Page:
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    Good Fortune

    Suburbia and horse country mix like an ongoing dream in Moorpark and Simi Valley

    By Audrey Pavia for the Horsetrader - June 19th, 2014 - Feature Article

    Moorpark, CA

    Moorpark, CA

    MOORPARK — Some people outside of California have trouble imagining how a quiet suburban
    community can co-exist with an active equestrian population. Horses are for rural areas, after all, and not compatible with life in the suburbs. But these people have not been to the cities of Simi Valley and Moorpark, where suburbia happily meets horse country.

    The towns of Simi Valley and Moorpark are located in the southernmost section of Ventura County, just outside the boundary of Los Angeles. Both towns are so close to L.A., in fact, they are considered bedroom communities. Home to commuters who brave the 101 Freeway each day on their way to the City of Angels, the neighborhoods of Simi and Moorpark provide a respite to these road weary travelers.

    The most fortunate residents of Simi and Moorpark are the equestrians. Some keep their horses in backyard lots, usually attached to older homes. Larger, horse-friendly properties as these were once common throughout parts of Ventura and Los Angeles County. Others board their horses at one of the many commercial equestrian centers in that can be found in either city.

    Active ETI
    Although the majority of Simi Valley and Moorpark residents do not own horses, the equestrian community in the area has a strong presence. One of the most obvious signs of its existence is ETI Corral 118, which takes its name from the neighboring 118 Freeway, which bisects Simi Valley.

    “Simi Valley and the Moorpark area have a large horse population,” says Chris Mayer. “Since so many residential housing developments are springing up today, it’s important that we preserve the lifestyle we have with our horses. Let’s get our horses out of the backyard and do something with them.”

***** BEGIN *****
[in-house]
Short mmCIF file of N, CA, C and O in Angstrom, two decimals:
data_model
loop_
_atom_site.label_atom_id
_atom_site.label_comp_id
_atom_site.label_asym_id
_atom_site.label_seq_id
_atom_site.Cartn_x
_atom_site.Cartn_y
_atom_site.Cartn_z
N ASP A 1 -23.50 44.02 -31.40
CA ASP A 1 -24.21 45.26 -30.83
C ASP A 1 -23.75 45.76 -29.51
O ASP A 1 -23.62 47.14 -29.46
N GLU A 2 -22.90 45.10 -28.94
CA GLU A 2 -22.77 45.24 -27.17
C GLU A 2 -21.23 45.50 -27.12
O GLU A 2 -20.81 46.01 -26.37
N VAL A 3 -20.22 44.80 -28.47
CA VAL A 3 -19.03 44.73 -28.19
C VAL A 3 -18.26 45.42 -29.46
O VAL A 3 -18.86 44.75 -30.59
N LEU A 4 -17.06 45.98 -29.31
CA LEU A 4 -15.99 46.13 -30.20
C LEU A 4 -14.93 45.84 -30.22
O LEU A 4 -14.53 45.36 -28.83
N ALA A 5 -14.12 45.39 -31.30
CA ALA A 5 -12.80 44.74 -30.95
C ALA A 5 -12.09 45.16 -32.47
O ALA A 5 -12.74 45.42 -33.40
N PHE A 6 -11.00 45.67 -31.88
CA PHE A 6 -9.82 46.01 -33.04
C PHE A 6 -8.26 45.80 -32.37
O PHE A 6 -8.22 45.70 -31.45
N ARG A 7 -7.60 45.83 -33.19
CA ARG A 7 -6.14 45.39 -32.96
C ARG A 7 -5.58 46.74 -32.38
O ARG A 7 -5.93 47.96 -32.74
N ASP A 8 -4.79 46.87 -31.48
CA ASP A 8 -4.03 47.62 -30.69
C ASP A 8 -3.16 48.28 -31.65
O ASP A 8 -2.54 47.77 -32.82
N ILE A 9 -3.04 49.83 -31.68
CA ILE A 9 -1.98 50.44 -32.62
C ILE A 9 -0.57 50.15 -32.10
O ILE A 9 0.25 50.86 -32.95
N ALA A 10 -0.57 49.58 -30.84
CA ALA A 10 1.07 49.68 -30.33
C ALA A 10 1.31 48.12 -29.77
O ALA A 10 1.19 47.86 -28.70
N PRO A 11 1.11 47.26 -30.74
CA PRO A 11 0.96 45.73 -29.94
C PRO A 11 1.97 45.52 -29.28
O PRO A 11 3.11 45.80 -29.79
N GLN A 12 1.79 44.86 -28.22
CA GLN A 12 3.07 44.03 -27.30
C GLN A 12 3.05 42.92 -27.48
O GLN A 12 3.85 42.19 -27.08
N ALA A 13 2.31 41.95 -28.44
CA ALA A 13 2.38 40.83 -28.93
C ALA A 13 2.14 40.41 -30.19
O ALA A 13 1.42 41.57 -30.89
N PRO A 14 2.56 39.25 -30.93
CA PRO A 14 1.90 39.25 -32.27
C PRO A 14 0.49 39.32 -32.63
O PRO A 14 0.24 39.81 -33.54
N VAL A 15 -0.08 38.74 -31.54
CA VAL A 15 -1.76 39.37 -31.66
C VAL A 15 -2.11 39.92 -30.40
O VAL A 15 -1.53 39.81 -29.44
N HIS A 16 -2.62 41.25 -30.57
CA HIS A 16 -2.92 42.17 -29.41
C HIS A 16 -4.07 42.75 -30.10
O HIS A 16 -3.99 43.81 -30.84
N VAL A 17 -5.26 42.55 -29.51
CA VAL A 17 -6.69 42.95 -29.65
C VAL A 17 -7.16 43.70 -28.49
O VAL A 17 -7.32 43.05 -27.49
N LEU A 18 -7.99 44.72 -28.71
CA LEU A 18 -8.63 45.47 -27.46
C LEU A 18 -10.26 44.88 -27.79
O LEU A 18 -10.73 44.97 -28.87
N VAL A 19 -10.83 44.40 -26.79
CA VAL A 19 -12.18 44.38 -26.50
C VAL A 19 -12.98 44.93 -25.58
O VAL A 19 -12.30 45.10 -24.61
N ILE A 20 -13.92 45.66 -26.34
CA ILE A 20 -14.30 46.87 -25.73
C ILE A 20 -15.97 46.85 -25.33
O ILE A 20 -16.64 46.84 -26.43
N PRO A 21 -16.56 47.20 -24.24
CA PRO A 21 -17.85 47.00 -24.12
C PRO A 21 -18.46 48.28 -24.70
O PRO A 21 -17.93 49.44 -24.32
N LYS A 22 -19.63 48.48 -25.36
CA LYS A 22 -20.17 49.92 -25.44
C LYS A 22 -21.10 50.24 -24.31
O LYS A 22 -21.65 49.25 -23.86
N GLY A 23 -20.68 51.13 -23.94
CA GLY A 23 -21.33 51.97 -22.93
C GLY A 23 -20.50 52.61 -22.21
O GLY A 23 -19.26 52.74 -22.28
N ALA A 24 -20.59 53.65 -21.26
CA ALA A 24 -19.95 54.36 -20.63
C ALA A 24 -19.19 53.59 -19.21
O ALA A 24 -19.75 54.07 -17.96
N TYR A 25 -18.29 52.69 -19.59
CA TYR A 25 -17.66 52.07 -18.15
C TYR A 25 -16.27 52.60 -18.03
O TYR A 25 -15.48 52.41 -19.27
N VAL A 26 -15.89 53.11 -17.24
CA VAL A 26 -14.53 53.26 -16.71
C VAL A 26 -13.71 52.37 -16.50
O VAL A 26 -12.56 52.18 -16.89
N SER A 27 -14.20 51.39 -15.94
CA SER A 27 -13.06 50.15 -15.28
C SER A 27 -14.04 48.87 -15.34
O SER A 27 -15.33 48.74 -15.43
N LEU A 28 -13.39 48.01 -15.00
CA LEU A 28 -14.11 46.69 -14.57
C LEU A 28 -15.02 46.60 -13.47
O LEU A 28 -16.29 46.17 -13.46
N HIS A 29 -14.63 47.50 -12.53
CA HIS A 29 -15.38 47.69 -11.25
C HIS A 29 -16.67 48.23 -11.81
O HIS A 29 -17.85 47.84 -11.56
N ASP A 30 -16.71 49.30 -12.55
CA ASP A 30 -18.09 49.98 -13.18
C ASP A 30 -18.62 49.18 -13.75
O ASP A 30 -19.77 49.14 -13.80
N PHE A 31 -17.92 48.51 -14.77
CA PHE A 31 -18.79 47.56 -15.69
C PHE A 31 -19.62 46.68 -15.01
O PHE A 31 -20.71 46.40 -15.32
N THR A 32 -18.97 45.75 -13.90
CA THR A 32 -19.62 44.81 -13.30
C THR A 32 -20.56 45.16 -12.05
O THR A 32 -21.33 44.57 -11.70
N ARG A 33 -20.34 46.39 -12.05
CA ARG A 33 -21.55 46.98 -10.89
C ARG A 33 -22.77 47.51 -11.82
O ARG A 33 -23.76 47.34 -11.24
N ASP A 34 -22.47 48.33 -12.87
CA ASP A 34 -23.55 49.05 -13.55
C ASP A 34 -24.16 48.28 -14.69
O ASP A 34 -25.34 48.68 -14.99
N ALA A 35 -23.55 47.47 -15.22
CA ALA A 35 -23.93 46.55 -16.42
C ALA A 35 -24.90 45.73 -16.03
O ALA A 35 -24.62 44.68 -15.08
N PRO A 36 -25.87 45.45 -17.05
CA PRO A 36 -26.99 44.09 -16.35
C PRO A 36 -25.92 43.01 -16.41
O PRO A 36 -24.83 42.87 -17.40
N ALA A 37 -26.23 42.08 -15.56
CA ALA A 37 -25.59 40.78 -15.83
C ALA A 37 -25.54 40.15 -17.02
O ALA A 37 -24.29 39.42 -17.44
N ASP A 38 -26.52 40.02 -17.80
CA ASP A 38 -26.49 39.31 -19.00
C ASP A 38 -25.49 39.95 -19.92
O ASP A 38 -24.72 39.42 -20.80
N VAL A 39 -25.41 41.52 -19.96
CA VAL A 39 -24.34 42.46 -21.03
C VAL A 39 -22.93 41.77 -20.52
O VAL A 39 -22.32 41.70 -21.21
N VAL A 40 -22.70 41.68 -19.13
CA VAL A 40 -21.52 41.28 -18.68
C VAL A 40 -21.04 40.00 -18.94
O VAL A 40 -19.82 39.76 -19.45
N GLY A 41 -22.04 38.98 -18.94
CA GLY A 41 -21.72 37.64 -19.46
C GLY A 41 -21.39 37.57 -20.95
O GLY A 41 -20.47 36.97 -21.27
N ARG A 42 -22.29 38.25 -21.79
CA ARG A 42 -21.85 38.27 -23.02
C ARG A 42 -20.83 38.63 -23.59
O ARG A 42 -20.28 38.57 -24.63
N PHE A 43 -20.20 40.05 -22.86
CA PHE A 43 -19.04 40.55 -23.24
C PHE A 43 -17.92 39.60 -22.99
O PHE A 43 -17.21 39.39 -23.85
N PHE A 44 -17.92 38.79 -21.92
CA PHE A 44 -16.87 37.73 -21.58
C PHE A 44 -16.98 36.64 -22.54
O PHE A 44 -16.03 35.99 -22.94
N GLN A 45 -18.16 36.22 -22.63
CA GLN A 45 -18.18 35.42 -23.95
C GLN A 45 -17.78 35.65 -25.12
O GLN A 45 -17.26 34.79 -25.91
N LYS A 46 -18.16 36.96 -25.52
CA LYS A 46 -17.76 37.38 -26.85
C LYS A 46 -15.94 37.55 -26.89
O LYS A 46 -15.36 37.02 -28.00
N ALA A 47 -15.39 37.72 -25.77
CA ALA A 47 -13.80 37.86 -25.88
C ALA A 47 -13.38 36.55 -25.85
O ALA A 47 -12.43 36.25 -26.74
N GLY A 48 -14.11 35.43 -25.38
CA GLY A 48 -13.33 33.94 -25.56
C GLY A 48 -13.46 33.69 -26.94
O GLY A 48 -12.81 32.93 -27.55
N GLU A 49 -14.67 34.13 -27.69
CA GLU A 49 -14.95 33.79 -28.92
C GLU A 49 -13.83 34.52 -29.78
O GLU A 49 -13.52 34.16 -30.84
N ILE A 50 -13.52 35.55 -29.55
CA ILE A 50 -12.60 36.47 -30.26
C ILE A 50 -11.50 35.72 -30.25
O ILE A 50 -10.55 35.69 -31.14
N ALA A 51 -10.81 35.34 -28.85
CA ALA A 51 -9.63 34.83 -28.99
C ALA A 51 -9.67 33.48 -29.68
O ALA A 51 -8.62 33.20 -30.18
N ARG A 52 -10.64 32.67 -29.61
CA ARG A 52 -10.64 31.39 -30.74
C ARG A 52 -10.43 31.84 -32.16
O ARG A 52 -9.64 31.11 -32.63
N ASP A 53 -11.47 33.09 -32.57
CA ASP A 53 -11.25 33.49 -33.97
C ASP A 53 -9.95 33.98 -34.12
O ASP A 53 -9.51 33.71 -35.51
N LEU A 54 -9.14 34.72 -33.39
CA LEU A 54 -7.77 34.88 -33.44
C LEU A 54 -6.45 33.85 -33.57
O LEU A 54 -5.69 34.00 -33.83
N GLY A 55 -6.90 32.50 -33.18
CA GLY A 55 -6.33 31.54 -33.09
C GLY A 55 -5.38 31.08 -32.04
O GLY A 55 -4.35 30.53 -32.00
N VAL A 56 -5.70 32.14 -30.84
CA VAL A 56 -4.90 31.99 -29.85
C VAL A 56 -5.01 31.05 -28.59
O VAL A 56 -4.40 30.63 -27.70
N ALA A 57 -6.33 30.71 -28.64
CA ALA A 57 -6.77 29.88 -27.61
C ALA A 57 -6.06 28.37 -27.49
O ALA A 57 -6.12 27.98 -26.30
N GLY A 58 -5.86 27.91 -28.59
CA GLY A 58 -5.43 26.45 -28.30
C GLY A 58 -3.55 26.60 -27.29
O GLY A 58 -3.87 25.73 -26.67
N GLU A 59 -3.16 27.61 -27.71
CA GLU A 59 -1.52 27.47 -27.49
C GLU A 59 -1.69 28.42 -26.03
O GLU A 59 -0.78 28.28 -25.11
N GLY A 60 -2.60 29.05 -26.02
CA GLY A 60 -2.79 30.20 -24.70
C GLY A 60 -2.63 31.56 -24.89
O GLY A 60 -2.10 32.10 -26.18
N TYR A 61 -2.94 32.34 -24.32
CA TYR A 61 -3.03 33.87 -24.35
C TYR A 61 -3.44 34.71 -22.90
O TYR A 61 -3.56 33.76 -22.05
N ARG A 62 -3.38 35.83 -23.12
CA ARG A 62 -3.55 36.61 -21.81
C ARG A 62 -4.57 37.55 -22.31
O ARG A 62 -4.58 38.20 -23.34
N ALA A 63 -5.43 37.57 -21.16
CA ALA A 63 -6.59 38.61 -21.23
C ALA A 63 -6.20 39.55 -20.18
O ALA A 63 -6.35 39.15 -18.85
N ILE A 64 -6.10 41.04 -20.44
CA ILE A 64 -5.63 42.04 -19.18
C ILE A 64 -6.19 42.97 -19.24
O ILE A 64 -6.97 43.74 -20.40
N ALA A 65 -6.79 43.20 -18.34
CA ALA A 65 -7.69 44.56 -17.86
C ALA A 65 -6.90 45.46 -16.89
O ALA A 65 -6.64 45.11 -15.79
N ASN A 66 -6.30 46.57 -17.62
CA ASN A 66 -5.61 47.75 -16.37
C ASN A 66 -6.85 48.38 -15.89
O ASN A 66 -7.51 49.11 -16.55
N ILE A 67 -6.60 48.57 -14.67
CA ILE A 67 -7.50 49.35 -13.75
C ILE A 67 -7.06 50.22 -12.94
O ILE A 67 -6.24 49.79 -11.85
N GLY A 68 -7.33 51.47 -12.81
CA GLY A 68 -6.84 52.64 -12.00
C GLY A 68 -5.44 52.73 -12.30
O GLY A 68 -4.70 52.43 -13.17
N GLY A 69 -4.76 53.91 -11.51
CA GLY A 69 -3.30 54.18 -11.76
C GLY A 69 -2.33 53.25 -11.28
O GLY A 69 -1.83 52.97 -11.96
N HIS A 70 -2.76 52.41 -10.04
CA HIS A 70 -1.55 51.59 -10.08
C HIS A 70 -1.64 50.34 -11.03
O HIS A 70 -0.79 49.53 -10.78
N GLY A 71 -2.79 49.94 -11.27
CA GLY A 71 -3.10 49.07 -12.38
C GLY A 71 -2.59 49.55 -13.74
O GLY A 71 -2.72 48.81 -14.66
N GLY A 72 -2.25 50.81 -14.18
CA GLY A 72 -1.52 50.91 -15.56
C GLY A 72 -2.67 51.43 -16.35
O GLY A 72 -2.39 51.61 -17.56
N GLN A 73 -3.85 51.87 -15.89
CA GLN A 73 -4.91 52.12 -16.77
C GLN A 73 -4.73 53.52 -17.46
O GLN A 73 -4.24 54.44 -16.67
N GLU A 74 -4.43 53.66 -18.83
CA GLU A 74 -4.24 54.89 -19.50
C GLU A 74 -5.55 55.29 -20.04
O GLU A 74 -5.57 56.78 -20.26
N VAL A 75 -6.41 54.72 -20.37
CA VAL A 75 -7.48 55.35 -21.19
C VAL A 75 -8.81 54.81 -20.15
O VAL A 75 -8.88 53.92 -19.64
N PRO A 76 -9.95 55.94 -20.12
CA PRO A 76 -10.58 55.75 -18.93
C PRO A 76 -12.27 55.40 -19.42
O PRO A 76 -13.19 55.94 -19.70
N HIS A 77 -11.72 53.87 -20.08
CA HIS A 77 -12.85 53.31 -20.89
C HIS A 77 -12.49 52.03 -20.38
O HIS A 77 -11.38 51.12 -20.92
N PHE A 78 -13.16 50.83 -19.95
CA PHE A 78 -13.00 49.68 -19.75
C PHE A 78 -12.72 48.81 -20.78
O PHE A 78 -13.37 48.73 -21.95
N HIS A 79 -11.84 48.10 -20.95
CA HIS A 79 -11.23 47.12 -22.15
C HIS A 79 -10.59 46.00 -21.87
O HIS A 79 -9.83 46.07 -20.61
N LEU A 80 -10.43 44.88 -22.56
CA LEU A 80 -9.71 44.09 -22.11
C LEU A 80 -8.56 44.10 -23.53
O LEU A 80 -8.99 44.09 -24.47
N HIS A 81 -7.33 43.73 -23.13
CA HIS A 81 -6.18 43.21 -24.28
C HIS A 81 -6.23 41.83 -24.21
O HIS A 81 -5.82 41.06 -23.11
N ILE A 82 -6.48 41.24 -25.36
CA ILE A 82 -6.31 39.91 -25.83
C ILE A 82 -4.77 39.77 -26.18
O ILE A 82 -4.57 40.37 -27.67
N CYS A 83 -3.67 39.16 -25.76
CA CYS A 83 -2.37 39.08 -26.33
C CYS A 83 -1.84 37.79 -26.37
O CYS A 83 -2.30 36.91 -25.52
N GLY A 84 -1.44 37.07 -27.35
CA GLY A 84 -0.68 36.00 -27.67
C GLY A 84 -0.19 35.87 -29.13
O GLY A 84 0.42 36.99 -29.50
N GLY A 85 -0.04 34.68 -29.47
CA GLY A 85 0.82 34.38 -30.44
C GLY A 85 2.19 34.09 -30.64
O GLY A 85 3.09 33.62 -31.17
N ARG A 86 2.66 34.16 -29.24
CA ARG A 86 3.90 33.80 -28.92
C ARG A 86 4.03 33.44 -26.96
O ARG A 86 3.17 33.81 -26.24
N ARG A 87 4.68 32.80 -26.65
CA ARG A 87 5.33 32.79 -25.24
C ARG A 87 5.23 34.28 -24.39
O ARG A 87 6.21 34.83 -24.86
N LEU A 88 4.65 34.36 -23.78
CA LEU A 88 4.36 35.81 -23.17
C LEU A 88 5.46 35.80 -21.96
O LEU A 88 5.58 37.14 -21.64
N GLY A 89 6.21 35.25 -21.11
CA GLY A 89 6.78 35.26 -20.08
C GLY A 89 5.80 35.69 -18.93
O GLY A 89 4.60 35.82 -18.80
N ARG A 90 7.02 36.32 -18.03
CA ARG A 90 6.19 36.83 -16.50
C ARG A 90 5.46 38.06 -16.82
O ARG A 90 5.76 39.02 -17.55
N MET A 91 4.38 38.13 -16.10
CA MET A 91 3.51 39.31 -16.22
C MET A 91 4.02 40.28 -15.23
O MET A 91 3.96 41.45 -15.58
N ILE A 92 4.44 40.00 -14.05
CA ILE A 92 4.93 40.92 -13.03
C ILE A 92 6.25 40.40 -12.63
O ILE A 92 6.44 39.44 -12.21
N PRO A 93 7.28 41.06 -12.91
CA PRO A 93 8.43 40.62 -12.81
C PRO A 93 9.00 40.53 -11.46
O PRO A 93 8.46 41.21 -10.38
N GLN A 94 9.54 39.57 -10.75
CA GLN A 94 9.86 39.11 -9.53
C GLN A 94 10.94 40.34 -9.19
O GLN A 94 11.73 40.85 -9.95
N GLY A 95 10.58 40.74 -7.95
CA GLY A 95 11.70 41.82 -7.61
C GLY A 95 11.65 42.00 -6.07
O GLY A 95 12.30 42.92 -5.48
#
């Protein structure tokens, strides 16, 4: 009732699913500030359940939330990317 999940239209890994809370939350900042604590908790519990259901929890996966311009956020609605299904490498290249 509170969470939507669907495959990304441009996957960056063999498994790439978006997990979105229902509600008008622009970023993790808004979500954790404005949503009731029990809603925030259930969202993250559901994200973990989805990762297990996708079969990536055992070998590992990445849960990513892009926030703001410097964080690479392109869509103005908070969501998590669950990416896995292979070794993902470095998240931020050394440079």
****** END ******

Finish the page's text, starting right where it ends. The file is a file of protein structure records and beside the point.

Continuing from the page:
Training for All
    Simi Valley and Moorpark are abundant with trainers of all kinds. Everyone from dressage riders to the physically challenged can get help from the experts who call these communities their home.

    Dressage legends Hilda Gurney and Jan Eberling hail from Moorpark, attracted by the town’s climate, accessibility and equestrian influence. For Eberling, a star U.S. Olympic rider, there was another compelling reason to settle here.

    “I met my wife here,” he smiles. “There is no better reason.”

    Jan and Amy Eberling, an East Coast native, have conducted their training business at their property, The Acres, for two decades now.

    “I absolutely love it here,” says Jan, whose competitive travels take him far. “You cannot beat the Southern California climate, and the location to major freeways and the Metrolink can put you in the city in no time. And there are horse trainers of all disciplines —
    jumpers, event riders, dressage, Western. We’ve got it al lin Moorpark.”

    June Tabor of June Tabor Show Horses is one of those expert trainers, providing services
    for those interested in Western pleasure, hunter under saddle, reining and trail. Tabor works out of her 23-acre facility in Somis, just outside of Moorpark, and houses anywhere 80 to 100 horses.

    “I have been in this area for almost 30 years, and have had no reason to change,” says Tabor. “I love it here. No matter what type of riding you like to do, it’s all here, whether it’s dressage, Western pleasure, reining, or just trail riding. You have the country, but you also get good food and good shopping nearby.”